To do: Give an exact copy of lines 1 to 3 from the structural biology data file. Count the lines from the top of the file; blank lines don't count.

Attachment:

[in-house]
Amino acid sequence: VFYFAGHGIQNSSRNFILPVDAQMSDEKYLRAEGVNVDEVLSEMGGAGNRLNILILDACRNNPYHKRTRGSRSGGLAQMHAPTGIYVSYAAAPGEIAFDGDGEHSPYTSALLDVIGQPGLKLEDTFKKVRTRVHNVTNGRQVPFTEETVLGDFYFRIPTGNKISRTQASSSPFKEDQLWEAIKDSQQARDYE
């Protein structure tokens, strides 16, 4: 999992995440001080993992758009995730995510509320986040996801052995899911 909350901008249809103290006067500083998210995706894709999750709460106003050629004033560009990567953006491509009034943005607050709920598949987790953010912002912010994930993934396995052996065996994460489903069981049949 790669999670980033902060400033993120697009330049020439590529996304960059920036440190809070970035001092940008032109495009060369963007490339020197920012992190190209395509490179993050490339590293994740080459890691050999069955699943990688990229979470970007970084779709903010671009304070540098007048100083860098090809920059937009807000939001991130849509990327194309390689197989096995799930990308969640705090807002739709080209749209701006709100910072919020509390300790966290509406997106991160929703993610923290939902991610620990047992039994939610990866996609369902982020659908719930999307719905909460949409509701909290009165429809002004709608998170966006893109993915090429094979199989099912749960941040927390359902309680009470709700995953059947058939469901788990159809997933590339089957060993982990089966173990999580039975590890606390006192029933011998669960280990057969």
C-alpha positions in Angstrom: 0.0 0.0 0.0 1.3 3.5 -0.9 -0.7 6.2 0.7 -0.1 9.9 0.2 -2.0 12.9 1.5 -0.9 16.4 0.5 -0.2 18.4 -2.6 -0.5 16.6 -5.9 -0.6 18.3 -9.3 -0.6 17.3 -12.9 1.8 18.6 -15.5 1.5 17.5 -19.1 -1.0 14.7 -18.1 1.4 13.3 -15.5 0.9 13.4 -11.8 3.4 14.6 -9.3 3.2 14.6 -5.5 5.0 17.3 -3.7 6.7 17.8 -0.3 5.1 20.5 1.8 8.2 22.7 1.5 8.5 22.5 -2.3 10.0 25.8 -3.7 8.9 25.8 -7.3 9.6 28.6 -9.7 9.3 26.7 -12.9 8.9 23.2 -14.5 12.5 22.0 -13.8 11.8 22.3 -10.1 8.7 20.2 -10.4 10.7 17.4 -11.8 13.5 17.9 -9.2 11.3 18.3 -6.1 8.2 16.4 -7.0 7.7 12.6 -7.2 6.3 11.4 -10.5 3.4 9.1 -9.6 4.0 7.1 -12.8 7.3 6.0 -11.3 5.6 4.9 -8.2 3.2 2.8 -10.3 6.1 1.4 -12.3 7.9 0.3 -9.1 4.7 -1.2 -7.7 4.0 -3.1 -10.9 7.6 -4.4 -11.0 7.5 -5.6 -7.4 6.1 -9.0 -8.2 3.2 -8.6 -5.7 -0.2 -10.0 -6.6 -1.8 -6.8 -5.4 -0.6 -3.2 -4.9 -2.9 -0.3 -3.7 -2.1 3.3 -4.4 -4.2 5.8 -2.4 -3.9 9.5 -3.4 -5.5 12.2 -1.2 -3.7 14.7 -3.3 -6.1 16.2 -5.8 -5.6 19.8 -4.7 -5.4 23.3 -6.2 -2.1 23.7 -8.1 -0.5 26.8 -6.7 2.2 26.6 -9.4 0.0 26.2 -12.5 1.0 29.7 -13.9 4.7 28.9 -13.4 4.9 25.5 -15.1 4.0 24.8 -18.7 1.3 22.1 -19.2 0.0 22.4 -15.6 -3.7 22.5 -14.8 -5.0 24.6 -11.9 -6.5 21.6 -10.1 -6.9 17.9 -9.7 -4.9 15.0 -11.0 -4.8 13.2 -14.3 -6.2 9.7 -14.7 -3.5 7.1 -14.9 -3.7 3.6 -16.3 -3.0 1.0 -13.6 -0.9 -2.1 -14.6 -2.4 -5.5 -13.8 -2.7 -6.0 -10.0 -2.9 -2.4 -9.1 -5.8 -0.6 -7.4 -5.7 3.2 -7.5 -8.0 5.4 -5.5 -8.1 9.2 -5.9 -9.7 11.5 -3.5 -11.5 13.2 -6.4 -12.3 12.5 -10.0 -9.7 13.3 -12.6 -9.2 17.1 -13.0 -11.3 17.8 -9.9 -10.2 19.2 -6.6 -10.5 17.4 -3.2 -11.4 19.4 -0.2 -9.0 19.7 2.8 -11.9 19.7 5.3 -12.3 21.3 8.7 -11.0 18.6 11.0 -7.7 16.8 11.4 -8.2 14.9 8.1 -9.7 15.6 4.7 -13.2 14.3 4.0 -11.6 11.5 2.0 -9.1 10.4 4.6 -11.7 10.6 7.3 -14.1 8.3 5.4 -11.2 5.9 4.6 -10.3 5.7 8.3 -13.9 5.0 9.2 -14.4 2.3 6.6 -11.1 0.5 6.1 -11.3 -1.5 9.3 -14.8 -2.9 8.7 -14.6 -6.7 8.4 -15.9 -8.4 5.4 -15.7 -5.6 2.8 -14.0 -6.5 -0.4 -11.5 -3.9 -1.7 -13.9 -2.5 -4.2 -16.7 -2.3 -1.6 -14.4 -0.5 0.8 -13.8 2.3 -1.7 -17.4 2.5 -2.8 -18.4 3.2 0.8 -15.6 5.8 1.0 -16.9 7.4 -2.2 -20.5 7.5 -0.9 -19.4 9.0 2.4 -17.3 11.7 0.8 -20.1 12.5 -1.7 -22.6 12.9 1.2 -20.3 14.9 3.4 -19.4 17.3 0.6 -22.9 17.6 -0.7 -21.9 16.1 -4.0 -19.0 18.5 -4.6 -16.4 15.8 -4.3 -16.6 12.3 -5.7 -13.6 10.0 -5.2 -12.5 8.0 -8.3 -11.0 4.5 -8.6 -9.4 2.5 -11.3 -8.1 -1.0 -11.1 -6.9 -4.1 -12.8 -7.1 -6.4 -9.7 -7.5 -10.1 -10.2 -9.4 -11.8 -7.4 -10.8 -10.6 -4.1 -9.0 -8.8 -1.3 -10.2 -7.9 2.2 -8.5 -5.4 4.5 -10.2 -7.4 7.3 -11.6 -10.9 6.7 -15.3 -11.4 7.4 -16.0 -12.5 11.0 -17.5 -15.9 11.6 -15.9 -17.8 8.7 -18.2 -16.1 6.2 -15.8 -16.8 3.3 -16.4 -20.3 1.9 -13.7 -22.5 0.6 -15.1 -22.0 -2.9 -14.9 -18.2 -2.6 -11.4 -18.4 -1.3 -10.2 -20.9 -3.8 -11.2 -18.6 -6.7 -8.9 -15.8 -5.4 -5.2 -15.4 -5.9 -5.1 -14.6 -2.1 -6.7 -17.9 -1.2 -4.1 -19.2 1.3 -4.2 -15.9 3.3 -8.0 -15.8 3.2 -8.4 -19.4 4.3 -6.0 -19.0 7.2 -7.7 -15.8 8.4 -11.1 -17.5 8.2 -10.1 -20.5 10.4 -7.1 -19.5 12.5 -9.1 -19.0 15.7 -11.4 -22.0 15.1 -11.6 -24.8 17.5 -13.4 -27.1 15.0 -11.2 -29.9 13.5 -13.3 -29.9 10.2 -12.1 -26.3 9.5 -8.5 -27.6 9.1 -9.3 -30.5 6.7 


[in-house]
Amino acid sequence: VFYFAGHGIQNSSRNFILPVDAQMSDEKYLRAEGVNVDEVLSEMGGAGNRLNILILDACRNNPYHKRTRGSRSGGLAQMHAPTGIYVSYAAAPGEIAFDGDGEHSPYTSALLDVIGQPGLKLEDTFKKVRTRVHNVTNGRQVPFTEETVLGDFYFRIPTGNKISRTQASSSPFKEDQLWEAIKDSQQARDYE
């Protein structure tokens, strides 16, 4: 999992995440001080993992758009995730995510509320986040996801052995899911 909350901008249809103290006067500083998210995706894709999750709460106003050629004033560009990567953006491509009034943005607050709920598949987790953010912002912010994930993934396995052996065996994460489903069981049949 790669999670980033902060400033993120697009330049020439590529996304960059920036440190809070970035001092940008032109495009060369963007490339020197920012992190190209395509490179993050490339590293994740080459890691050999069955699943990688990229979470970007970084779709903010671009304070540098007048100083860098090809920059937009807000939001991130849509990327194309390689197989096995799930990308969640705090807002739709080209749209701006709100910072919020509390300790966290509406997106991160929703993610923290939902991610620990047992039994939610990866996609369902982020659908719930999307719905909460949409509701909290009165429809002004709608998170966006893109993915090429094979199989099912749960941040927390359902309680009470709700995953059947058939469901788990159809997933590339089957060993982990089966173990999580039975590890606390006192029933011998669960280990057969």